Winter is for Reading
by Carla Gull
While I love sledding, looking for tracks in the snow, and building snow forts, I also relish curling up inside with a good book on a chilly day. With a focus on children and families outside, I compiled a list of good reads for the winter months. Here are my top picks:
The Last Child in the Woods. Richard Louv started the movement and sets the foundation for getting children back to nature. So many have called this a life-changing book, bringing them back to their childhood spent outdoors and helping them dream of this possibility for our next generation.
Balanced and Barefoot. Angela Hanscom, a pediatric occupational therapist, has a unique look on how natural free play supports all developmental domains of the child. With the recent rise in sensory issues, children are often missing sensory input from nature play. Hanscom makes the case for including nature.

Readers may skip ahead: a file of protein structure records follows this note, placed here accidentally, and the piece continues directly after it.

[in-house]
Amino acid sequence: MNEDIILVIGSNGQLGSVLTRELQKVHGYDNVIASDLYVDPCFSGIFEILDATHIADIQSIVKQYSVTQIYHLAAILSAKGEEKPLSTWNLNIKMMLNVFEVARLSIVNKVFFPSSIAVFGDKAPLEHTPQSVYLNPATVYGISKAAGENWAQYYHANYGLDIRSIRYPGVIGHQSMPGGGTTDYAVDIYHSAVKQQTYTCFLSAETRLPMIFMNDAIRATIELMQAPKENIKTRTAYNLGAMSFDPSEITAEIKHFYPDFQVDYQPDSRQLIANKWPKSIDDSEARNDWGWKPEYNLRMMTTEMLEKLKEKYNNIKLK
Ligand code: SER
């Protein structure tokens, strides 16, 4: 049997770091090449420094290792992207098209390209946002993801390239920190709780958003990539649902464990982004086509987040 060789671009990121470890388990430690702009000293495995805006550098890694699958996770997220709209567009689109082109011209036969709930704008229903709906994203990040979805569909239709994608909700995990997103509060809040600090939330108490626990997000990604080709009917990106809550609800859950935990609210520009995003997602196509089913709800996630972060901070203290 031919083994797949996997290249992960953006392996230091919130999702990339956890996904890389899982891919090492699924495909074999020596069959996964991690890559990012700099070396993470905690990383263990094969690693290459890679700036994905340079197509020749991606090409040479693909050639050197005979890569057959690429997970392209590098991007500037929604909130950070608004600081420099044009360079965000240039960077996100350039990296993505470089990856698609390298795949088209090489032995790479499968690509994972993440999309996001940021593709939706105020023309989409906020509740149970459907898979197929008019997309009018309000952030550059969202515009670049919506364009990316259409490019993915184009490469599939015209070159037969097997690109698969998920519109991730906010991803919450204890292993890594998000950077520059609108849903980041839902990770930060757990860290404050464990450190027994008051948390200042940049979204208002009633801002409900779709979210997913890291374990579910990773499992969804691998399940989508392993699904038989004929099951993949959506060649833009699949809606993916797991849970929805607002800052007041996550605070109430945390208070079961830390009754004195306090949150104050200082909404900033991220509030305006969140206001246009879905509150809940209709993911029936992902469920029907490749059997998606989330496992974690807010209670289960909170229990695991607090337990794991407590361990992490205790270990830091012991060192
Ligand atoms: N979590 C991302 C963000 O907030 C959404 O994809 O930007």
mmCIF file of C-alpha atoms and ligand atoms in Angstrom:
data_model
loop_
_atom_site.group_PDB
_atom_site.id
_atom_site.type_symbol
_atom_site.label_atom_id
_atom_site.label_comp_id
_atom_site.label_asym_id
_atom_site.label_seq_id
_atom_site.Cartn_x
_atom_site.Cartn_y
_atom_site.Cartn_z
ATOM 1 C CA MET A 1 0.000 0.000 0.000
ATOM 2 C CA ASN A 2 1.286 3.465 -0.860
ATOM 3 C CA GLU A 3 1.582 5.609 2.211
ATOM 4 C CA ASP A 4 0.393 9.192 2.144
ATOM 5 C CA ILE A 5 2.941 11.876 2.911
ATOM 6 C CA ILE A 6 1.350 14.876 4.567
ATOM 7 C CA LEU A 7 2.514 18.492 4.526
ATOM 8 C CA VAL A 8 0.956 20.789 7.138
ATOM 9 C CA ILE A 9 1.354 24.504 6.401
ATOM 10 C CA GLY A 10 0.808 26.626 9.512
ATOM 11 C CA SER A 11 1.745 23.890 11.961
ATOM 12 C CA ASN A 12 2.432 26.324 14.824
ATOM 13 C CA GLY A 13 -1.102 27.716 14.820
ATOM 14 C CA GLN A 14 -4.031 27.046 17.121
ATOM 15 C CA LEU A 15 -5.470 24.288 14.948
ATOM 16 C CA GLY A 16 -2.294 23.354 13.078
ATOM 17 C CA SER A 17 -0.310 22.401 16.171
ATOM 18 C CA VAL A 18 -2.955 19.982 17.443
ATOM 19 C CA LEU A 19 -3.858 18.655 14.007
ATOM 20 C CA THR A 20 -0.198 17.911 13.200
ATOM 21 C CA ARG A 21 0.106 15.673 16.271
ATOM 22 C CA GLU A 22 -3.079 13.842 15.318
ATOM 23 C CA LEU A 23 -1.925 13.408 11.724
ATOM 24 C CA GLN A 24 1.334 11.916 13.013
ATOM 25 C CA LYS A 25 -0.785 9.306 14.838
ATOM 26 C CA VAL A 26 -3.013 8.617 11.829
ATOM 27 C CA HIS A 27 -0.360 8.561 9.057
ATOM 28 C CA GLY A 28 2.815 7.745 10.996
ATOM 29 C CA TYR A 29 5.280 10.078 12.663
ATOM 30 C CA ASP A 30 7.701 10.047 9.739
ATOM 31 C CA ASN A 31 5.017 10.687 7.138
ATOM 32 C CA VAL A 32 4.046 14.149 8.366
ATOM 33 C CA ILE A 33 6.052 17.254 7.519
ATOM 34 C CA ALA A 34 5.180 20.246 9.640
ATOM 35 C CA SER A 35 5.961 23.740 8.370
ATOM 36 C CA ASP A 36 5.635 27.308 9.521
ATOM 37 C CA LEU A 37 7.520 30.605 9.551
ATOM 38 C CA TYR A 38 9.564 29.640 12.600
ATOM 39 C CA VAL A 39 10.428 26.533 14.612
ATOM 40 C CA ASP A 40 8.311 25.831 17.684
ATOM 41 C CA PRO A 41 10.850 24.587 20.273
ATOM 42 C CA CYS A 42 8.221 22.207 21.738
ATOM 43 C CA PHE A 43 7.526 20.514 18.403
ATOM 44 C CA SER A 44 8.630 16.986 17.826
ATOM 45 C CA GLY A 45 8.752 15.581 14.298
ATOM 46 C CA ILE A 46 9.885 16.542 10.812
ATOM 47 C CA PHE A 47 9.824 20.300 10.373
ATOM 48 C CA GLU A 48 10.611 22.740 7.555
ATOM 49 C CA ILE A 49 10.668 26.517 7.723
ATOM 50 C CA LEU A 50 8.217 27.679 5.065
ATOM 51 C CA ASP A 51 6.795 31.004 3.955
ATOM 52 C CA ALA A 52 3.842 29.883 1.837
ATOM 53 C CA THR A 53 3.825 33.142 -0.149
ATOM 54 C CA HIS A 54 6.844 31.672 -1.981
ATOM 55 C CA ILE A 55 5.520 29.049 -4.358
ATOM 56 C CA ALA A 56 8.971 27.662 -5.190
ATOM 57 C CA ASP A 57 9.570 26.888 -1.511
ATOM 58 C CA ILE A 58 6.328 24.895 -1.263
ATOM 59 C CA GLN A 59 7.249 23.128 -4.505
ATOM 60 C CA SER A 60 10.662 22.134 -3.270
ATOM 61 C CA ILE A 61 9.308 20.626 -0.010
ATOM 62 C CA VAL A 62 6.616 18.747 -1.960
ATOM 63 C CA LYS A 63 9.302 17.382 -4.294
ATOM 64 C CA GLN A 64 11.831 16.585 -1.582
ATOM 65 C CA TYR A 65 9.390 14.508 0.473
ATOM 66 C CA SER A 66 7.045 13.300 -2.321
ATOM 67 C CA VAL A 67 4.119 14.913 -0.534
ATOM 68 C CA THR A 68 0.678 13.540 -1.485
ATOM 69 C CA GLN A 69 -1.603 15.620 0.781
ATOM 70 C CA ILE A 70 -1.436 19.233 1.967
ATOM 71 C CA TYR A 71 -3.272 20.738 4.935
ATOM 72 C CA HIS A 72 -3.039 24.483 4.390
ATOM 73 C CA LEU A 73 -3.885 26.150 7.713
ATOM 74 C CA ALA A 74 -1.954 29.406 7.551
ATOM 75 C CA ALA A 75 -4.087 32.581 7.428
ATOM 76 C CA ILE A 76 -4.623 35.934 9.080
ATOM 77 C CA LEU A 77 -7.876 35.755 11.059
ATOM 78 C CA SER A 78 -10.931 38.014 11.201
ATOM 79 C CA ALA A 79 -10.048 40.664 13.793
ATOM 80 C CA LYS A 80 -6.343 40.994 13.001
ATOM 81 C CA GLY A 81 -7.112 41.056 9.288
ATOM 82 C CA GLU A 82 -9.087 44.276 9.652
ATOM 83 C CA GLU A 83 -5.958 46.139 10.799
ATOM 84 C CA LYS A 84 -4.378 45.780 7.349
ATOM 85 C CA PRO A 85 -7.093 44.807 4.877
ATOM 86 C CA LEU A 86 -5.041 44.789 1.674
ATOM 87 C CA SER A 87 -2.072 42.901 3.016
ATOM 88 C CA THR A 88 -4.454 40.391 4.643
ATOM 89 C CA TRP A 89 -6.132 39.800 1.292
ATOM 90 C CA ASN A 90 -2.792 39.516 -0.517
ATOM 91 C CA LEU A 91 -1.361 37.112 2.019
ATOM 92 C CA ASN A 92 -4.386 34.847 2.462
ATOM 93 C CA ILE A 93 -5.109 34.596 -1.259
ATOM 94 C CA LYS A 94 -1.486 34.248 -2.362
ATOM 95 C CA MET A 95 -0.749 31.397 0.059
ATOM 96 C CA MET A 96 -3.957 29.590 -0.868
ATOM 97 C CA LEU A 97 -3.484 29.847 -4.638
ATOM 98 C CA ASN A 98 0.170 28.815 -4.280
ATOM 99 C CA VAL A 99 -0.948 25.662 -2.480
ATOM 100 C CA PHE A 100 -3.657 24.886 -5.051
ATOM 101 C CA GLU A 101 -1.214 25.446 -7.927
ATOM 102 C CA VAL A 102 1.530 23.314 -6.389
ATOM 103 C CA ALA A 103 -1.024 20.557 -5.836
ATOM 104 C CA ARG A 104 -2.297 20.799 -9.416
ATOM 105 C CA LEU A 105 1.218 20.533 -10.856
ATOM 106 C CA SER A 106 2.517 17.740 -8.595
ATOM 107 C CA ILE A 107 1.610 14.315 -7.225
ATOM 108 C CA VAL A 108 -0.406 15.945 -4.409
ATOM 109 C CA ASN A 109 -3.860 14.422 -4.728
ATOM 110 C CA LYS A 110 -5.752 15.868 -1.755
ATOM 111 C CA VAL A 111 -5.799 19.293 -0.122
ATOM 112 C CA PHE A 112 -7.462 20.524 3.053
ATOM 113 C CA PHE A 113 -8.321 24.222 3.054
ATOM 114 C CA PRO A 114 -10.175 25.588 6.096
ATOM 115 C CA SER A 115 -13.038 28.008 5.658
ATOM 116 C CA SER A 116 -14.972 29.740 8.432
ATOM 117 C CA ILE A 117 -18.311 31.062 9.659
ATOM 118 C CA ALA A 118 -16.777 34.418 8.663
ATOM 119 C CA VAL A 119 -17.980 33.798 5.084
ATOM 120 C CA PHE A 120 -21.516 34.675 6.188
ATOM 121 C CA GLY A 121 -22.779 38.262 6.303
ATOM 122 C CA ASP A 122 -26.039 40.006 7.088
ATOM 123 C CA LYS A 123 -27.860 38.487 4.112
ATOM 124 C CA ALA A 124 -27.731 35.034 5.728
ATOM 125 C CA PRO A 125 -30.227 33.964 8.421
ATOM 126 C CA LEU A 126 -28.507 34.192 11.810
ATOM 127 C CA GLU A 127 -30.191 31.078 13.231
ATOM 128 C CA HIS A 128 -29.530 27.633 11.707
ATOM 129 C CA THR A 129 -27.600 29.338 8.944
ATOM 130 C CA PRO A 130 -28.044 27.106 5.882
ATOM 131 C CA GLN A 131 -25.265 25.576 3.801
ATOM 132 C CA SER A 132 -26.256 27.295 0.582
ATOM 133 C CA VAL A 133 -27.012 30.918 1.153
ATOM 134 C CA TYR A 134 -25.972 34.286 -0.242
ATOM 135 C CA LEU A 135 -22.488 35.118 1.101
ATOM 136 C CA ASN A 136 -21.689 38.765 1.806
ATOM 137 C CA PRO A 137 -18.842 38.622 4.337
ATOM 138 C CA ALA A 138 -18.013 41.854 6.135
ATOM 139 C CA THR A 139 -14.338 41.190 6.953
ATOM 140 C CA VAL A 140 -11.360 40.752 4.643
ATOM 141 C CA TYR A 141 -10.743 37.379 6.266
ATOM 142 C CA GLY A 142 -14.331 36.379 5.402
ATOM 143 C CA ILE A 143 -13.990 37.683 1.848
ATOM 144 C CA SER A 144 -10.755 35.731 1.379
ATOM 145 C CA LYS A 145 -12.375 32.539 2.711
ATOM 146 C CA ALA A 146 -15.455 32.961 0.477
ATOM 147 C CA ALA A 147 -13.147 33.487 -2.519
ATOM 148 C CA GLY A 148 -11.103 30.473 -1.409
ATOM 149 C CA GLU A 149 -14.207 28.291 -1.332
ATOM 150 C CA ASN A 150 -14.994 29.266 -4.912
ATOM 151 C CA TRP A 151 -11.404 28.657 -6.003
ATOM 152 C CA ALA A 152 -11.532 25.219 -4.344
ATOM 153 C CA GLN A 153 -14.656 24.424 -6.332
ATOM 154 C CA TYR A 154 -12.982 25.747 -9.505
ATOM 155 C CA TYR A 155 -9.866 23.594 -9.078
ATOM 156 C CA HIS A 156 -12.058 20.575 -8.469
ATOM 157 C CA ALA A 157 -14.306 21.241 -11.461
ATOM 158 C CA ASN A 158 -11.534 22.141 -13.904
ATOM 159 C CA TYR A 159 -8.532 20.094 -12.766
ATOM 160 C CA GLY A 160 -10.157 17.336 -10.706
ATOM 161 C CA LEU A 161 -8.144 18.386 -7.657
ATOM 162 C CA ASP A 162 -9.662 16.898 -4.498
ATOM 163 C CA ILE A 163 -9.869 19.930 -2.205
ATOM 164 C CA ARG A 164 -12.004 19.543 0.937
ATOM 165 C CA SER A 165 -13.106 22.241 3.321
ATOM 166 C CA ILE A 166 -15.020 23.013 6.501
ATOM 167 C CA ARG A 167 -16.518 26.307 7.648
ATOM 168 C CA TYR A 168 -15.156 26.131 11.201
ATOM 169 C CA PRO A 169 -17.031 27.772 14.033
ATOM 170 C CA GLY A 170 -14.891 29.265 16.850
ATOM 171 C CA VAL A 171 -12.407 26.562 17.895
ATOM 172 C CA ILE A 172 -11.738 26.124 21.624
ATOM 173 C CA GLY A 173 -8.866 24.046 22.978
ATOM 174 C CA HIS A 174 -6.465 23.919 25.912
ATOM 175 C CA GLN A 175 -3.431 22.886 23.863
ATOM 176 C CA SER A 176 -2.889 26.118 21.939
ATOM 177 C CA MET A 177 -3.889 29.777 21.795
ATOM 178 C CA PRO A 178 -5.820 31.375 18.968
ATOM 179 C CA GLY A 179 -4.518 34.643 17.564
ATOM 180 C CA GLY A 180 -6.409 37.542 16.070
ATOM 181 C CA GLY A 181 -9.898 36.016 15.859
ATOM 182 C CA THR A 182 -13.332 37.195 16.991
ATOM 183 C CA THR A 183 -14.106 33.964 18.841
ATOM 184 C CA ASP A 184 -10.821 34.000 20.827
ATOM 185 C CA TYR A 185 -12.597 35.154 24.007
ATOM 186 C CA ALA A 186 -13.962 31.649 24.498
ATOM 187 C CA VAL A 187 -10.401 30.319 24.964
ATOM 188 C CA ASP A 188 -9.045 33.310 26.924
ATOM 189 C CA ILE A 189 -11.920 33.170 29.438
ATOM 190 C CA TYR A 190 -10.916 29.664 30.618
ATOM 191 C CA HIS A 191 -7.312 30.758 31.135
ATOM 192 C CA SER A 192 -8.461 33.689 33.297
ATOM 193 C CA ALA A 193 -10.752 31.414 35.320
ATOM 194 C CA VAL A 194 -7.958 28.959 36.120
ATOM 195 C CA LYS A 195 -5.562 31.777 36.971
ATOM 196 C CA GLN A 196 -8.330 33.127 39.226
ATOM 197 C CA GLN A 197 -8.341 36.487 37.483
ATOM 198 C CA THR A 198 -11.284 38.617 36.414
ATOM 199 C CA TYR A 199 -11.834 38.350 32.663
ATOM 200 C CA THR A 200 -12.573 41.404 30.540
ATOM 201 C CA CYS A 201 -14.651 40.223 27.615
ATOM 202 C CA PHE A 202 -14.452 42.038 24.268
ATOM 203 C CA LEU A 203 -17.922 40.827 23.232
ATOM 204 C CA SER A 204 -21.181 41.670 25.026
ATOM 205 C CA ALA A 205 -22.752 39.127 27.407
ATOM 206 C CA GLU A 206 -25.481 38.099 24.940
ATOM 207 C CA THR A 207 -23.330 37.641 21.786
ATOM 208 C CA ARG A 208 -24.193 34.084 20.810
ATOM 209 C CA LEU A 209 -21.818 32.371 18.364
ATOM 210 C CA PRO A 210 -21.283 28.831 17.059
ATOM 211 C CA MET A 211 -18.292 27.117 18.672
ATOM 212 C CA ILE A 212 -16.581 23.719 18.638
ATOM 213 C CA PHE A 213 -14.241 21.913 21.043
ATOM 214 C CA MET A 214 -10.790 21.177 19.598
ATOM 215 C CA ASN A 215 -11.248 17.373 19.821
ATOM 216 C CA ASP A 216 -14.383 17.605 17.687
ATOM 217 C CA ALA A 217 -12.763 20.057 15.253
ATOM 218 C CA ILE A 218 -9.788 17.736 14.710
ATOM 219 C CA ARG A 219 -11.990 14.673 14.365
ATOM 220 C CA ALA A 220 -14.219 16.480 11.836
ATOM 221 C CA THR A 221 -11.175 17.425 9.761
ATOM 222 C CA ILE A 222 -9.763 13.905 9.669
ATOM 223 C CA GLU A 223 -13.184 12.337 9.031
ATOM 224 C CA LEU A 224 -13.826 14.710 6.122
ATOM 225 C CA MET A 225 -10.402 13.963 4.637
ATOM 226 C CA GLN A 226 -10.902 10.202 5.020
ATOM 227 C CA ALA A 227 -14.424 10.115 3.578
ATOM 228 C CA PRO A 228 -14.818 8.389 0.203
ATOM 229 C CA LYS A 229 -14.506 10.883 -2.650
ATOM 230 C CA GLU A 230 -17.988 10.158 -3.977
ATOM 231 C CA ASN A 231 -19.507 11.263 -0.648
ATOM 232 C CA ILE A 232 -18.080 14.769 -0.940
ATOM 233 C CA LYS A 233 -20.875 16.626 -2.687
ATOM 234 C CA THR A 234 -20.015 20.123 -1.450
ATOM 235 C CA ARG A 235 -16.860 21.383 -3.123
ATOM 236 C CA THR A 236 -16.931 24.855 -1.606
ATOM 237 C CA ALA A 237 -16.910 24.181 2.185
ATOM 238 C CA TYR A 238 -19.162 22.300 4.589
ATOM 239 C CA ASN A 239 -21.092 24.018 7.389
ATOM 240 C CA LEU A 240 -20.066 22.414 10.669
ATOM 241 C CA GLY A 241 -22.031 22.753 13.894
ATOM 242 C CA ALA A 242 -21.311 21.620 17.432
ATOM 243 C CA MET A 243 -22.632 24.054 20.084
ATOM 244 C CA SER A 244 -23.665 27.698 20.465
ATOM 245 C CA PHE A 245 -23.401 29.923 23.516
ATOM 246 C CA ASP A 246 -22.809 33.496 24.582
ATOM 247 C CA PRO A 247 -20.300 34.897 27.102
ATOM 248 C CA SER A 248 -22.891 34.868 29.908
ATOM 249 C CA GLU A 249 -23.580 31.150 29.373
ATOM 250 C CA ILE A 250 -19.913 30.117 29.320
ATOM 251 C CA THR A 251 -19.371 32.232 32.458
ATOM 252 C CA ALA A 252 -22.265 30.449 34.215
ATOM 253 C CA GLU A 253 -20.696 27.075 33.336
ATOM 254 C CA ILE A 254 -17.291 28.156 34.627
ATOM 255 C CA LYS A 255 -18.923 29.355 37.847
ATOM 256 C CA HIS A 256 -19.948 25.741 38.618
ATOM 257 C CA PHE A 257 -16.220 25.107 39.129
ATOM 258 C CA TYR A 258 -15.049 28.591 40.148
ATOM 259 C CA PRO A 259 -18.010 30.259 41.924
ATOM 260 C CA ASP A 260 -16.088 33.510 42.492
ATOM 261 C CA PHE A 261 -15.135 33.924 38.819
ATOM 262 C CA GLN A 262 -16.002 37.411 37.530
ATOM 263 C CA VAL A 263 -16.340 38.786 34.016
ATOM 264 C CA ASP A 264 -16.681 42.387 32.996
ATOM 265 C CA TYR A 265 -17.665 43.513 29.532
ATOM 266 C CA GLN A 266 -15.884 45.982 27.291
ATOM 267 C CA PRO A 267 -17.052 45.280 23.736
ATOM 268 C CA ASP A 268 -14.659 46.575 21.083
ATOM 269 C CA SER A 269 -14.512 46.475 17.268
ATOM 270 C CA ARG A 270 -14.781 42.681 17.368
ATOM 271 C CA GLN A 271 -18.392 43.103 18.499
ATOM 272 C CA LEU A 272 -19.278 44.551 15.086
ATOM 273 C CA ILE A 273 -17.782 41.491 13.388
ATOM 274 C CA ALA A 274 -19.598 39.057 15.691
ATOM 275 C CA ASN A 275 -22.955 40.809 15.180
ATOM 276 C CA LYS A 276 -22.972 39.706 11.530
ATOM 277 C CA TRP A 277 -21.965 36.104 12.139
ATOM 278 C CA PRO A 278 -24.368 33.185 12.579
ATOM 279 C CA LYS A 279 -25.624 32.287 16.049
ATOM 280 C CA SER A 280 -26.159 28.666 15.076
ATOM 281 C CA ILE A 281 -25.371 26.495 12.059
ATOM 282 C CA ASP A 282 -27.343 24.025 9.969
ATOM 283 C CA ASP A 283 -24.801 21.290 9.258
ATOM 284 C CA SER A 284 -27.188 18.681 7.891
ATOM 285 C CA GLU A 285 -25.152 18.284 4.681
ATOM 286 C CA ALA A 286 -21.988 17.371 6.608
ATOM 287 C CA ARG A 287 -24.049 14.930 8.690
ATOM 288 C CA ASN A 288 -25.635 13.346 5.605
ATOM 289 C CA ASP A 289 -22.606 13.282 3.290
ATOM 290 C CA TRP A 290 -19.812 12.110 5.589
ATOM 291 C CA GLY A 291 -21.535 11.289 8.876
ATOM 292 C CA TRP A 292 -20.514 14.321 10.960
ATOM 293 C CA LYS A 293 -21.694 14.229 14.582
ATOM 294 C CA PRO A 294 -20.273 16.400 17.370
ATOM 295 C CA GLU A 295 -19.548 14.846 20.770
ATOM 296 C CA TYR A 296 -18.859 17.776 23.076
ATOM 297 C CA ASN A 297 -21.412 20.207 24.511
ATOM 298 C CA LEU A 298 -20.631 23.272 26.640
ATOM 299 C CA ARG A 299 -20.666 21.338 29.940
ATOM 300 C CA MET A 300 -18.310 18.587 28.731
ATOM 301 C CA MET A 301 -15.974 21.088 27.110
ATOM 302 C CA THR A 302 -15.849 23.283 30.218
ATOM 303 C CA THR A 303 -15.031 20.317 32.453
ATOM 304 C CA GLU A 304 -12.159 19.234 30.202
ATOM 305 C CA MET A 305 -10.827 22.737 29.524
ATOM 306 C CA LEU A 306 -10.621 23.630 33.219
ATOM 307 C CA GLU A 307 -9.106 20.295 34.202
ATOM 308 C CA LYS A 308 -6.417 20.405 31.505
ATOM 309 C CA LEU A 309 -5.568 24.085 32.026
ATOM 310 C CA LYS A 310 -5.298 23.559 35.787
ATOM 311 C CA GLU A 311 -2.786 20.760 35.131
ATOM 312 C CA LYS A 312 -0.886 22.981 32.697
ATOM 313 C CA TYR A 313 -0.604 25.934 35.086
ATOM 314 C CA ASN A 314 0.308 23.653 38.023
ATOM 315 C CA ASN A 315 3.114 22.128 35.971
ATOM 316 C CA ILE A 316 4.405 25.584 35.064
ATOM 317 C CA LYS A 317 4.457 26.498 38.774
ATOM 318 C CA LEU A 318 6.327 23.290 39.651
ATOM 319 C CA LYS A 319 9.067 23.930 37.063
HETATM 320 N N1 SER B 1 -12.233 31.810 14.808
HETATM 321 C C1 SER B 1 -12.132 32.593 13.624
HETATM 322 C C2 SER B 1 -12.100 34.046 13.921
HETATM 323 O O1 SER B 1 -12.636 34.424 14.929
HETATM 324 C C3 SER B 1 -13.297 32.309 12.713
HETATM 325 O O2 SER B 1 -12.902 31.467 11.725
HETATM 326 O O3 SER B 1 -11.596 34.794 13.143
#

15 Minutes Outside. Rebecca Cohen shares a plethora of outside activities to explain the importance of getting in nature on a daily basis. She lists activity ideas by day and season, meaning there is a great idea to get outside today!
How to Raise a Wild Child. Dr. Scott Sampson from Dinosaur Train explains the importance of kids spending time in nature. This book gives parents, educators and caregivers the rationale and tools to get children outside.
Many of these titles are available from the Middlebury Public Library. Check out a book today! Use down time in the winter to gain inspiration for getting outside. Understand the rationale while getting practical ideas for activities in the wild. As adults in various roles as parents, educators, grandparents, and community members, we are often the gatekeepers to allowing nature-based free play. Find out how you can help get children outside one book and one activity at a time this winter.
“Time in nature is not leisure time; it’s an essential investment in our children’s health (and also, by the way, in our own).” – Richard Louv
“The woods were my Ritalin. Nature calmed me, focused me, and yet excited my senses.” –Richard Louv